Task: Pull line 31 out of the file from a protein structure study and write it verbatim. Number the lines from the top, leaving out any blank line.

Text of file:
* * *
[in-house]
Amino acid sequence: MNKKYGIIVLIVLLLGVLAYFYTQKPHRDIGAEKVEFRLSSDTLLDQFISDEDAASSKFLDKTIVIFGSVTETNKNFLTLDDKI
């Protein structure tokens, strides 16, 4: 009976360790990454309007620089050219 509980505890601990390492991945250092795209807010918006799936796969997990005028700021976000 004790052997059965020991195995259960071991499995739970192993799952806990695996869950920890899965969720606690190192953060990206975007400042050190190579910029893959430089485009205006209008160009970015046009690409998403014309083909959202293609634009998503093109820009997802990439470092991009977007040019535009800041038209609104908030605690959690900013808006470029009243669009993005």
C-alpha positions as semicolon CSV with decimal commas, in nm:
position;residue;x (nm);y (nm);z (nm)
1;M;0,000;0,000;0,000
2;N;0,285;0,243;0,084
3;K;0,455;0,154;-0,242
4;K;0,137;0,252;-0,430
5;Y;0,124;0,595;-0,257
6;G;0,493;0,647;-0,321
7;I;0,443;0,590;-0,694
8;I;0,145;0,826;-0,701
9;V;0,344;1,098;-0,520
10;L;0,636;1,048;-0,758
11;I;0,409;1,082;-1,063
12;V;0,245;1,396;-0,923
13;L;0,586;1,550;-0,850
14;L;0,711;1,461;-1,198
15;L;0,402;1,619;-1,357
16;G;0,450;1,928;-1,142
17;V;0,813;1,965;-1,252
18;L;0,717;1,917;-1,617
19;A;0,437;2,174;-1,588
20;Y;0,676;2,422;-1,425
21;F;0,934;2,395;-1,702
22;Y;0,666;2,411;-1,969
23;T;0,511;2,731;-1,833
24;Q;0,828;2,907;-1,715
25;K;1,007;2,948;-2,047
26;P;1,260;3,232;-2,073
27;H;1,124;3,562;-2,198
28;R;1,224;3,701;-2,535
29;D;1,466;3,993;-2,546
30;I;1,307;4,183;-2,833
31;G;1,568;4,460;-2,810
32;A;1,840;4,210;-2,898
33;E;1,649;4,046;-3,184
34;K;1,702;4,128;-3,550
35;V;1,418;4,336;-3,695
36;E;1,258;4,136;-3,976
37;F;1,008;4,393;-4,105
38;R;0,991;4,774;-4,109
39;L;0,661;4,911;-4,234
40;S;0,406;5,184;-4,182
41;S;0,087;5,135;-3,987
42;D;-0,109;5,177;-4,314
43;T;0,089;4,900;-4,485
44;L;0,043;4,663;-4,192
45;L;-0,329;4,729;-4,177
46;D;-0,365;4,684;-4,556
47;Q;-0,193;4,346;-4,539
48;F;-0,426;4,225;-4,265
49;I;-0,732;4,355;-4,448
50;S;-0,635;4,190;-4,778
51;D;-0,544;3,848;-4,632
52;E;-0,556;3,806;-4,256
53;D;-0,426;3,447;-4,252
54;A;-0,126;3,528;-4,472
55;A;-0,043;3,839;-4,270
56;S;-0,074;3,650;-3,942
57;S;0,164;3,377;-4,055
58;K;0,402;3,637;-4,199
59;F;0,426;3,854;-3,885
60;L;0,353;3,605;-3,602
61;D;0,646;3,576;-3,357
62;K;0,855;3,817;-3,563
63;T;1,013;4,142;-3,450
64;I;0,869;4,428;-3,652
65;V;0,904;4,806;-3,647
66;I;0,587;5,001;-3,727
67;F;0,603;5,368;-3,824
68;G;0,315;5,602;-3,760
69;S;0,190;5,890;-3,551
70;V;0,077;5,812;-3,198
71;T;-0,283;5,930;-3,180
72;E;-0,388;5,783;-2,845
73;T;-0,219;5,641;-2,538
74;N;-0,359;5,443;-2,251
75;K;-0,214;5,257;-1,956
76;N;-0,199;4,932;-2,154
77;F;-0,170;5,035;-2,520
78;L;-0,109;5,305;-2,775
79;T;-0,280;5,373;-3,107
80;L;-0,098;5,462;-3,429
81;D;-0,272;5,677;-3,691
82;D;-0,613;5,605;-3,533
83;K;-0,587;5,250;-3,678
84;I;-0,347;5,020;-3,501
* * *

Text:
26;P;1,260;3,232;-2,073